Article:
Interrogate deficit-based thinking and suggest asset-based language to develop mathematical identities, understandings, and consciousness.
Sam Rhodes, Alesia Mickle Moldavan, Montana Smithey, and Allison DePiro
Nicole R. Rigelman and Introduction by: Sam Rhodes
From the Archives highlights articles from NCTM’s legacy journals, previously discussed by the MTLT Journal Club.
Daniel K. Siebert and Monica G. McCleod
Growing Problem Solvers provides four original, related, classroom-ready mathematical tasks, one for each grade band. Together, these tasks illustrate the trajectory of learners’ growth as problem solvers across their years of school mathematics.
Ear to the Ground features voices from several corners of the mathematics education world.
Justin Gregory Johns and Chris Harrow
Problems to Ponder provides 28 varying, classroom-ready mathematics problems that collectively span PK–12, arranged in the order of the grade level. Answers to the problems are available online. Individuals are encouraged to submit a problem or a collection of problems directly to firstname.lastname@example.org. If published, the authors of problems will be acknowledged.
Stephanie D. Sigmon, Kelly Q. Halpin, Damien J. Ettere, and Jennifer Suh
This article models how to plan and facilitate implementing the same task in two sixth-grade classrooms with two different learning goals using the Five Practices structure.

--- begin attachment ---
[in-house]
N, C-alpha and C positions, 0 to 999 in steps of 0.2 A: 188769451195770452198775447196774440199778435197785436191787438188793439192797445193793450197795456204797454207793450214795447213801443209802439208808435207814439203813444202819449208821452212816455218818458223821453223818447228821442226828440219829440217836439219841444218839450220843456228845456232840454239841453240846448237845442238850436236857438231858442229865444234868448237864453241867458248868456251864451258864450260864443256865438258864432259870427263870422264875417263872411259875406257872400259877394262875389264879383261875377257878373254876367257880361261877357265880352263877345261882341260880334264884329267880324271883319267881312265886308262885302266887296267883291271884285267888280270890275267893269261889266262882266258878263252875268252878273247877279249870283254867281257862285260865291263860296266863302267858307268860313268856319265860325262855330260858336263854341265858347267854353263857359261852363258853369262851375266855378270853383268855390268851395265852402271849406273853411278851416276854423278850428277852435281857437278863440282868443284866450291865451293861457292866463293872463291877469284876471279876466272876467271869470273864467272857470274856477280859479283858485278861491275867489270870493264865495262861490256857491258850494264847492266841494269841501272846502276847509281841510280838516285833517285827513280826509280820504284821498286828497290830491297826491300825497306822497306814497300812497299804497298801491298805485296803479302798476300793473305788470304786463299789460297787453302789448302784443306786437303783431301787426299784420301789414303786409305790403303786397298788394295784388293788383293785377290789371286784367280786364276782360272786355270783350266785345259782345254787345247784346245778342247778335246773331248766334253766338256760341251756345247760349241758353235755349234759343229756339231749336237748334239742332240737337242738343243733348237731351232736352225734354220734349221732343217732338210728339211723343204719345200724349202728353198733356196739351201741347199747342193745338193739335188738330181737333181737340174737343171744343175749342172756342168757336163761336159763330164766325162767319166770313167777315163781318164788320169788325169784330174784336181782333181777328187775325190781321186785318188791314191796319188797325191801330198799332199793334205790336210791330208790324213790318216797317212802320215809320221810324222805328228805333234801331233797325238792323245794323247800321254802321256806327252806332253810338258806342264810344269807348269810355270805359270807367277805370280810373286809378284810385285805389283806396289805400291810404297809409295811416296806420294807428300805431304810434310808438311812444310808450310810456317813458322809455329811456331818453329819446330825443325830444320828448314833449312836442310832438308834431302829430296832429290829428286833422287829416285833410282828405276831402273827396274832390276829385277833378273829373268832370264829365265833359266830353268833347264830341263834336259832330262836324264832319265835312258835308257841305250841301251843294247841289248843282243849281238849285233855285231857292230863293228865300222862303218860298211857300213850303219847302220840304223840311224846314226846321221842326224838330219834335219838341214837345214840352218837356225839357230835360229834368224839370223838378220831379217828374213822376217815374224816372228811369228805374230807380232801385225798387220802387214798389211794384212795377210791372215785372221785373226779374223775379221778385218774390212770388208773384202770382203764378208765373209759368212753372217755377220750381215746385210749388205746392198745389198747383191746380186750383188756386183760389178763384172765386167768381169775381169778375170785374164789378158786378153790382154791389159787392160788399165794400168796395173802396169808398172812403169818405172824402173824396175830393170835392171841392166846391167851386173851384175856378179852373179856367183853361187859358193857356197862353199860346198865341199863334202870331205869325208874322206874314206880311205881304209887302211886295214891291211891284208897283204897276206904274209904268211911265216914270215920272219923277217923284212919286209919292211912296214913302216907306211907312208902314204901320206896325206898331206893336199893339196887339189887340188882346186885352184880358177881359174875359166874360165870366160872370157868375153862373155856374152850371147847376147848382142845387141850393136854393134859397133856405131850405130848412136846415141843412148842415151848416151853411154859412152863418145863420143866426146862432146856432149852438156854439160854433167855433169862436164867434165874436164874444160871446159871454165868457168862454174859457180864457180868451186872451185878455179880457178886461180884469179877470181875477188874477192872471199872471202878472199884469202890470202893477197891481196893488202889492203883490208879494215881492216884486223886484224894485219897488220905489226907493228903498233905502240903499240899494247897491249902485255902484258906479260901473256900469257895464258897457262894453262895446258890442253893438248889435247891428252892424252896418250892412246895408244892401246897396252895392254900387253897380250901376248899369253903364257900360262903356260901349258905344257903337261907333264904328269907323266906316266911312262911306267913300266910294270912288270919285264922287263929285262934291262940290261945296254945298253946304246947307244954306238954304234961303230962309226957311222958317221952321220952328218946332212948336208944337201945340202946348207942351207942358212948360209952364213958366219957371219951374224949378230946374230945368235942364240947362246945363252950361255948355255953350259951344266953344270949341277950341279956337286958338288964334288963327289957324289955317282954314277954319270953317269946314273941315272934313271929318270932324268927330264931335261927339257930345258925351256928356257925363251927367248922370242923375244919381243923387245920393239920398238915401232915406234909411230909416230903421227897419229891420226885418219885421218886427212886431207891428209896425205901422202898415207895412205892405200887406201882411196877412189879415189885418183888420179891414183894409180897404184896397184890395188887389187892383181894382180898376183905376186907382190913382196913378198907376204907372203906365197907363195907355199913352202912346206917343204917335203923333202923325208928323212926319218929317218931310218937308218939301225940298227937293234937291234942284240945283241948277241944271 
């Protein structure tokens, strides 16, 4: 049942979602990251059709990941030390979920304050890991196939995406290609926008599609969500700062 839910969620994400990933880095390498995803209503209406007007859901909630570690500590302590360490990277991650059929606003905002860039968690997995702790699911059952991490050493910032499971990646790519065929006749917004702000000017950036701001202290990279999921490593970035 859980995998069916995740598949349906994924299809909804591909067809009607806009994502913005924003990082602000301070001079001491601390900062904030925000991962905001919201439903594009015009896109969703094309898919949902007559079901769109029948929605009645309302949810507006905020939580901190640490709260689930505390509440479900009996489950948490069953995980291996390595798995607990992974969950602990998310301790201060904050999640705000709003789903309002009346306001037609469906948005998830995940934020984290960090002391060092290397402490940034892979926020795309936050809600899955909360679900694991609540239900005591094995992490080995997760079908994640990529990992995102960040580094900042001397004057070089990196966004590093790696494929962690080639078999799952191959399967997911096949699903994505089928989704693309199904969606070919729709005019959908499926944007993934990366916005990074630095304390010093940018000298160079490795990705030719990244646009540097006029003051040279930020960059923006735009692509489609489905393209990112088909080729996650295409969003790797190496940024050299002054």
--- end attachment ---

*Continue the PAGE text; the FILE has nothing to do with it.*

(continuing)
This department provides a space for current and past PK–12 teachers of mathematics to connect with other teachers of mathematics through their stories that lend personal and professional support.
Sheldon P. Gordon and Michael B. Burns
We introduce variations on the Fibonacci sequence such as the sequences where each term is the sum of the previous three terms, the difference of the previous two, or the product of the previous two. We consider the issue of the ratio of the successive terms in ways that reinforce key behavioral concepts of polynomials.
Eric Milou and Steve Leinwand
The standard high school math curriculum is not meeting the needs of the majority of high school students and that serious consideration of rigorous alternatives is a solution whose time has come.
Charles F. Marion
The simplest of prekindergarten equations, 1 + 2 = 3, is the basis for an investigation involving much of high school mathematics, including triangular numbers, arithmetic sequences, and algebraic proofs.